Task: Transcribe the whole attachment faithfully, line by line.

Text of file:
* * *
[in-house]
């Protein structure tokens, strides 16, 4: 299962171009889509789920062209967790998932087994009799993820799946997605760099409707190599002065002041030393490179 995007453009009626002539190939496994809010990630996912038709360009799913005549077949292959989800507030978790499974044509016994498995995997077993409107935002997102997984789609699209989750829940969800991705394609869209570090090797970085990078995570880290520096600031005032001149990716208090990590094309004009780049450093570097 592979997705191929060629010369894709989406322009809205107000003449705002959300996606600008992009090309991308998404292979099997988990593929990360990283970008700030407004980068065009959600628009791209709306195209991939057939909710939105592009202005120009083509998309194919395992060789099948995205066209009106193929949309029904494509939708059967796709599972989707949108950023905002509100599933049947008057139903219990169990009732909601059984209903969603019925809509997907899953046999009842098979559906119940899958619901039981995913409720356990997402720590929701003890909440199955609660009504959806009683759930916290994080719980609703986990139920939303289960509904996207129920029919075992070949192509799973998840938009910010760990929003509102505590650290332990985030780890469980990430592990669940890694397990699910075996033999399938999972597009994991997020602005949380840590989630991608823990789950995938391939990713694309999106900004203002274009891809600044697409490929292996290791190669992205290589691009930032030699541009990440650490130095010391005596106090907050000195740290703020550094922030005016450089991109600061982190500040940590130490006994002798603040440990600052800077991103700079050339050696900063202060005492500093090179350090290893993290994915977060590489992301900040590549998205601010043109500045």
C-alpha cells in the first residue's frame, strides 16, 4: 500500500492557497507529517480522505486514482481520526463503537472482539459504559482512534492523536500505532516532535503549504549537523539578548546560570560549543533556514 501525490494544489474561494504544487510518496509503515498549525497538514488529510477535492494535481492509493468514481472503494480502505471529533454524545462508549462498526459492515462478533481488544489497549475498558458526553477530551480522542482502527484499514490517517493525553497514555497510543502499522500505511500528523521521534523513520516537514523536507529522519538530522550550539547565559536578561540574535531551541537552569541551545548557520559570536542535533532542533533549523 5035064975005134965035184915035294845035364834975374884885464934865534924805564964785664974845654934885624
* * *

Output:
[in-house]
């Protein structure tokens, strides 16, 4: 299962171009889509789920062209967790998932087994009799993820799946997605760099409707190599002065002041030393490179 995007453009009626002539190939496994809010990630996912038709360009799913005549077949292959989800507030978790499974044509016994498995995997077993409107935002997102997984789609699209989750829940969800991705394609869209570090090797970085990078995570880290520096600031005032001149990716208090990590094309004009780049450093570097 592979997705191929060629010369894709989406322009809205107000003449705002959300996606600008992009090309991308998404292979099997988990593929990360990283970008700030407004980068065009959600628009791209709306195209991939057939909710939105592009202005120009083509998309194919395992060789099948995205066209009106193929949309029904494509939708059967796709599972989707949108950023905002509100599933049947008057139903219990169990009732909601059984209903969603019925809509997907899953046999009842098979559906119940899958619901039981995913409720356990997402720590929701003890909440199955609660009504959806009683759930916290994080719980609703986990139920939303289960509904996207129920029919075992070949192509799973998840938009910010760990929003509102505590650290332990985030780890469980990430592990669940890694397990699910075996033999399938999972597009994991997020602005949380840590989630991608823990789950995938391939990713694309999106900004203002274009891809600044697409490929292996290791190669992205290589691009930032030699541009990440650490130095010391005596106090907050000195740290703020550094922030005016450089991109600061982190500040940590130490006994002798603040440990600052800077991103700079050339050696900063202060005492500093090179350090290893993290994915977060590489992301900040590549998205601010043109500045």
C-alpha cells in the first residue's frame, strides 16, 4: 500500500492557497507529517480522505486514482481520526463503537472482539459504559482512534492523536500505532516532535503549504549537523539578548546560570560549543533556514 501525490494544489474561494504544487510518496509503515498549525497538514488529510477535492494535481492509493468514481472503494480502505471529533454524545462508549462498526459492515462478533481488544489497549475498558458526553477530551480522542482502527484499514490517517493525553497514555497510543502499522500505511500528523521521534523513520516537514523536507529522519538530522550550539547565559536578561540574535531551541537552569541551545548557520559570536542535533532542533533549523 5035064975005134965035184915035294845035364834975374884885464934865534924805564964785664974845654934885624